9. In an electromagnetic motor operated by reversals of magnetic polarity, a series of electromagnetic helices whose cores are connected to a common plate or support of magnetic material, ind ep en dent circuitconnections from the alternate coils of the series, and means whereby said alternate sets may be connected alternately or successively to a generator, so as to produce change of polarity by direct charge and by induced magnetic charge from the core of adjoining helices.

10. The combination, with an electric motor, of a shunting-switch, constructed in the manner described, to variably shunt the motor by means of a sliding nut or contact sliding upon a rod of resistance material, as and for the purpose set forth.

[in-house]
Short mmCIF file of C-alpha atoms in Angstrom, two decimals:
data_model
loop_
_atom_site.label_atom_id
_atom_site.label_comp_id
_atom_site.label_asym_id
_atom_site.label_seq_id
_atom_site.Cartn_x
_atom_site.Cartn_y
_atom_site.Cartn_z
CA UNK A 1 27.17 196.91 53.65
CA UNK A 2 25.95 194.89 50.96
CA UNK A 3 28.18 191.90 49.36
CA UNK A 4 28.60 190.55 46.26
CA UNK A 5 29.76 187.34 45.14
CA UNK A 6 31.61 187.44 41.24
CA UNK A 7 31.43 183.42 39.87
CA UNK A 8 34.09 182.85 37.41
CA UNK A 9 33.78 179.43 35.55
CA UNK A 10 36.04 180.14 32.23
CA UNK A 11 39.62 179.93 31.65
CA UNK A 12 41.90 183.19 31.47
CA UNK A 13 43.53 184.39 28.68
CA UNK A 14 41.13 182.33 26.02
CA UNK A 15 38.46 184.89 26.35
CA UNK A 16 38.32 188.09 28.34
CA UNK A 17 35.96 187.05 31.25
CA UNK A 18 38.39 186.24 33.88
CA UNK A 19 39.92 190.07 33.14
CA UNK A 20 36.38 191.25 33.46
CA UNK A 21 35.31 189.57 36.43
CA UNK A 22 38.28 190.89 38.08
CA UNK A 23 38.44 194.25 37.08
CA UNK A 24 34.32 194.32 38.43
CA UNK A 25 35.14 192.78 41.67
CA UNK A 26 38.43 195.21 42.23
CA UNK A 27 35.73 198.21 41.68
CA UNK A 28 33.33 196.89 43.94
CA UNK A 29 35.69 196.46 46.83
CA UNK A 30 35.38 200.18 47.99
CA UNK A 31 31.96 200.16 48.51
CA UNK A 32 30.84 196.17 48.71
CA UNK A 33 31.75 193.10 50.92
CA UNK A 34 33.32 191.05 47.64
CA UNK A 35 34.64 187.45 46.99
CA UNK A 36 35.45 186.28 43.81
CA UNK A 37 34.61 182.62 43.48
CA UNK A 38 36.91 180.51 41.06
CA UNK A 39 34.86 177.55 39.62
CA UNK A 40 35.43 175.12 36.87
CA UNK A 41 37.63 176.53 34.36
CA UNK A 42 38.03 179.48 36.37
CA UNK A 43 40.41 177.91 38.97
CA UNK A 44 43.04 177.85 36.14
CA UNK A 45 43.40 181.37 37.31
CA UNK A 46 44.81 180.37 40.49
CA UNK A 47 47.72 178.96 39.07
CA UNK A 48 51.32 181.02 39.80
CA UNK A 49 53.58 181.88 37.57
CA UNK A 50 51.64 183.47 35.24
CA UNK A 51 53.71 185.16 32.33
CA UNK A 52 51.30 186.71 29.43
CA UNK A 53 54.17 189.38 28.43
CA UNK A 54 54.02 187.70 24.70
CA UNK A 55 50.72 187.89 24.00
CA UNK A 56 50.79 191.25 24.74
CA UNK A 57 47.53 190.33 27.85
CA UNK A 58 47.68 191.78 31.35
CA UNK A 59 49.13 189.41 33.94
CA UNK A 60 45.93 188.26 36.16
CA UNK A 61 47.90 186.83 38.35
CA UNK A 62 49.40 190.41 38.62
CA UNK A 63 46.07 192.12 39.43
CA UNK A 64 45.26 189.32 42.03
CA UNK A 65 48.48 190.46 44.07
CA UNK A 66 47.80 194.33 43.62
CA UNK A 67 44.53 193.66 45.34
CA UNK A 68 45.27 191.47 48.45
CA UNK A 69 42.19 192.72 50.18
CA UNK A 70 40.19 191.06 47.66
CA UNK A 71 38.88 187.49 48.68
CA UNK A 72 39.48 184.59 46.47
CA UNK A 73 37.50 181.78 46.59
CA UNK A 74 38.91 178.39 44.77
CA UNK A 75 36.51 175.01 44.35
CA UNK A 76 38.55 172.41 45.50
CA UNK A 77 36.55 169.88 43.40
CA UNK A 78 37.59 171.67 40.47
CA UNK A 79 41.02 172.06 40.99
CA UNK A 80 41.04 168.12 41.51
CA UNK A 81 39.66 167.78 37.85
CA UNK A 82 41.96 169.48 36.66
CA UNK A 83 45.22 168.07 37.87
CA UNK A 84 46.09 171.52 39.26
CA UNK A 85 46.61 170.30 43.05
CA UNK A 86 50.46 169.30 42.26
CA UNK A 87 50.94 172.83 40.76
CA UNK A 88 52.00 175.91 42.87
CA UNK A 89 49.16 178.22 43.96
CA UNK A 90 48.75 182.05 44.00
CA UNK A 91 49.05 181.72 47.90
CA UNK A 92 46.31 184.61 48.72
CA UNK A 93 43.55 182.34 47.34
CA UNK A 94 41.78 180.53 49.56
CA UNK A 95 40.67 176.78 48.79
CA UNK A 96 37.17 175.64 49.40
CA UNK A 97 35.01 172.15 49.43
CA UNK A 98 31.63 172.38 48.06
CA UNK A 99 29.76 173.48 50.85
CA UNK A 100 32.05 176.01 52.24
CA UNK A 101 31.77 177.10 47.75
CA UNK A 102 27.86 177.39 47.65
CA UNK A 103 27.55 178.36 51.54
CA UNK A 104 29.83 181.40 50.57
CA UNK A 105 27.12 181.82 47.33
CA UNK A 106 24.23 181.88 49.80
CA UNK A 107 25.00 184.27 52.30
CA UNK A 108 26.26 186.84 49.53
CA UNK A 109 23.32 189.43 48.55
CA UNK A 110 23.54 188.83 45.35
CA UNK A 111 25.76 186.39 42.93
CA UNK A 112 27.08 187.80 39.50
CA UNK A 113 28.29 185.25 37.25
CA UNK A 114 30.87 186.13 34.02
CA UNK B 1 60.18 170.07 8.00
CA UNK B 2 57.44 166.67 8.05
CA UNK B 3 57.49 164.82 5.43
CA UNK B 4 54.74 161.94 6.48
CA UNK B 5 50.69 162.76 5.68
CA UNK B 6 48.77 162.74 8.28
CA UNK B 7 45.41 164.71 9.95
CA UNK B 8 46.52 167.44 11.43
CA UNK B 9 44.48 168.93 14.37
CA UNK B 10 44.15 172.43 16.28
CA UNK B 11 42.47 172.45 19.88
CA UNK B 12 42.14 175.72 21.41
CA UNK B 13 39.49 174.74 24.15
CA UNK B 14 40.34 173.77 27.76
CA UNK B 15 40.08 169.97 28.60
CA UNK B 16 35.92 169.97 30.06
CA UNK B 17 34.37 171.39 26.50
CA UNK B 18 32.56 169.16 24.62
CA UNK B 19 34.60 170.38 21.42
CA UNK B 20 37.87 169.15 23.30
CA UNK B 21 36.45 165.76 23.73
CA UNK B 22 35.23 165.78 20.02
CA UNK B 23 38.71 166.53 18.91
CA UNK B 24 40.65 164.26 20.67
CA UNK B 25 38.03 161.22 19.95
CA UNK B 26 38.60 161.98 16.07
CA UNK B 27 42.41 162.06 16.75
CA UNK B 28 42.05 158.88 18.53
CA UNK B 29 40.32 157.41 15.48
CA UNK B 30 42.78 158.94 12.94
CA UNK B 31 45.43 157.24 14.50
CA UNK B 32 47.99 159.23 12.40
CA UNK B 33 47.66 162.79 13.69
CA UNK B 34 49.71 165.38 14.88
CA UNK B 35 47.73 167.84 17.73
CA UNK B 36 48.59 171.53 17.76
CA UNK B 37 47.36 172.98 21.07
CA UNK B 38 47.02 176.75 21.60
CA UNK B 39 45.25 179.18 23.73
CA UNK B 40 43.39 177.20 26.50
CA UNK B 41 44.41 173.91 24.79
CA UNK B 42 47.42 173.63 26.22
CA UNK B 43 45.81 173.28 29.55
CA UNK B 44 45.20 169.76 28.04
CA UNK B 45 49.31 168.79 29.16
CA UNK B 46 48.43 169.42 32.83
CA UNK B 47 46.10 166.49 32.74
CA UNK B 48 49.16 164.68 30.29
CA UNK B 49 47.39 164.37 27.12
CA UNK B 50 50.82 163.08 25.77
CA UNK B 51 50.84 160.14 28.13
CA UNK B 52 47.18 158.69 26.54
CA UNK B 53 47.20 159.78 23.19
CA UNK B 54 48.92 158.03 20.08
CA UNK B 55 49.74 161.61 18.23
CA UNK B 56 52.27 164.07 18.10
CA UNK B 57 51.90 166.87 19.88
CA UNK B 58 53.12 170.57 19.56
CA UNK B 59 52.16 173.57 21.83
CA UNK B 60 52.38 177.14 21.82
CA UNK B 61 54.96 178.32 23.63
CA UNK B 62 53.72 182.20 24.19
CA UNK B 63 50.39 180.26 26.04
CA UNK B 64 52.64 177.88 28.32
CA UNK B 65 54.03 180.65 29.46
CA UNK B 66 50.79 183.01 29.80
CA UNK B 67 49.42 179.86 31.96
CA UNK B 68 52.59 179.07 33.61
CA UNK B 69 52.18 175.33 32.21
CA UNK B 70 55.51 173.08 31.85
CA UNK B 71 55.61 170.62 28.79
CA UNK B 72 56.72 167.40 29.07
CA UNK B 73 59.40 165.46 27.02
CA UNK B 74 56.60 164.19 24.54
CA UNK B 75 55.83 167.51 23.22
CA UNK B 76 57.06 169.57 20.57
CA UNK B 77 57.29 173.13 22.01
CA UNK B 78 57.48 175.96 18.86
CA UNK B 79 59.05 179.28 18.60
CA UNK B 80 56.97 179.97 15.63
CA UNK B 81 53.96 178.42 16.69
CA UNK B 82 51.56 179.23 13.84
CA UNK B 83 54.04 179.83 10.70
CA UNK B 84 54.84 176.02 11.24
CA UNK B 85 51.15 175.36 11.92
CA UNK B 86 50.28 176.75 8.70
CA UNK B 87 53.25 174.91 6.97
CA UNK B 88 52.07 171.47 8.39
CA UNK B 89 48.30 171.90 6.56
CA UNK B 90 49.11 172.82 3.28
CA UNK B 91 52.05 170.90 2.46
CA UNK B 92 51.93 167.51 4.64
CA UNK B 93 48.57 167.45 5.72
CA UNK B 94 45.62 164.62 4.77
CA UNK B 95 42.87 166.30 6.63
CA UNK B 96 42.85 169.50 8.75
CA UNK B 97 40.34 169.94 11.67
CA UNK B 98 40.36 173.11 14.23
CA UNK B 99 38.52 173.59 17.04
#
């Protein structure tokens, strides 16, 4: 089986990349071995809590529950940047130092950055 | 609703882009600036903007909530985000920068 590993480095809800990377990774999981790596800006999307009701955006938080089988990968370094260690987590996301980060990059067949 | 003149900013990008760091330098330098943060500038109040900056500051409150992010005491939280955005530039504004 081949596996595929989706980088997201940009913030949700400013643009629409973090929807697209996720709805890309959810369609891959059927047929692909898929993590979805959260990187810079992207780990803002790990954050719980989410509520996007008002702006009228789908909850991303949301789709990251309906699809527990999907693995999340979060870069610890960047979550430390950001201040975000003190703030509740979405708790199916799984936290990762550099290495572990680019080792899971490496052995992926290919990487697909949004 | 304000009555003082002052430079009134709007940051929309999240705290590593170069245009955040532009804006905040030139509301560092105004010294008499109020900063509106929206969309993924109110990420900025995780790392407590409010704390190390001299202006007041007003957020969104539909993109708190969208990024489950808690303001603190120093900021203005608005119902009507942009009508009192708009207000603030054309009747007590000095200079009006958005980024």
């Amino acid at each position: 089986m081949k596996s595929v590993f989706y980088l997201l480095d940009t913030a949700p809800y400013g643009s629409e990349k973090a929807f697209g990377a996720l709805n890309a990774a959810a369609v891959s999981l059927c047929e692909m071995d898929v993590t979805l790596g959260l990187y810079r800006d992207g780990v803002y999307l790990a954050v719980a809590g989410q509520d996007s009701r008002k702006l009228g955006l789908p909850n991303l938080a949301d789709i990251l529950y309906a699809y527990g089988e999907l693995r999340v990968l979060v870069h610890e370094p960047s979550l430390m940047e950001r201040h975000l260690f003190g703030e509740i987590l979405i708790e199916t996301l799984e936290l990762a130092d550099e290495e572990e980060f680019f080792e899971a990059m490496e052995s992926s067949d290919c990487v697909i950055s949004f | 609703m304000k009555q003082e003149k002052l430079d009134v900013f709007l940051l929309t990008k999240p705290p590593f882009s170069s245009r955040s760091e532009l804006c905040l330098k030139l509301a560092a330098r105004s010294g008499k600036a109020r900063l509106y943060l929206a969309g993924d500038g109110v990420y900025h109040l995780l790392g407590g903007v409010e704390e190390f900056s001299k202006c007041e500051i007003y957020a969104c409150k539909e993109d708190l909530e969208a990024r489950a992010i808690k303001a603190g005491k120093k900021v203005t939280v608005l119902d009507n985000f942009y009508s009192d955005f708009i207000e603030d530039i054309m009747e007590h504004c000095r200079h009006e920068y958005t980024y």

11. The combination, with an electric motor, of the shunting-switch, constructed in the manner described, and serving to break the shunt at one extreme of its movement to completely short-circuit the motor at its other extreme, and in intermediate positions to interpose a resistance varying with its distance from an extreme point of movement.



SETH J. Trrorms, WM. S. Brown.

Referenced by
Citing PatentFiling datePublication dateApplicantTitle
US5519267 *May 26, 1994May 21, 1996Pentecost; J. R.Energy saving electromotive engine
Cooperative ClassificationH02K25/00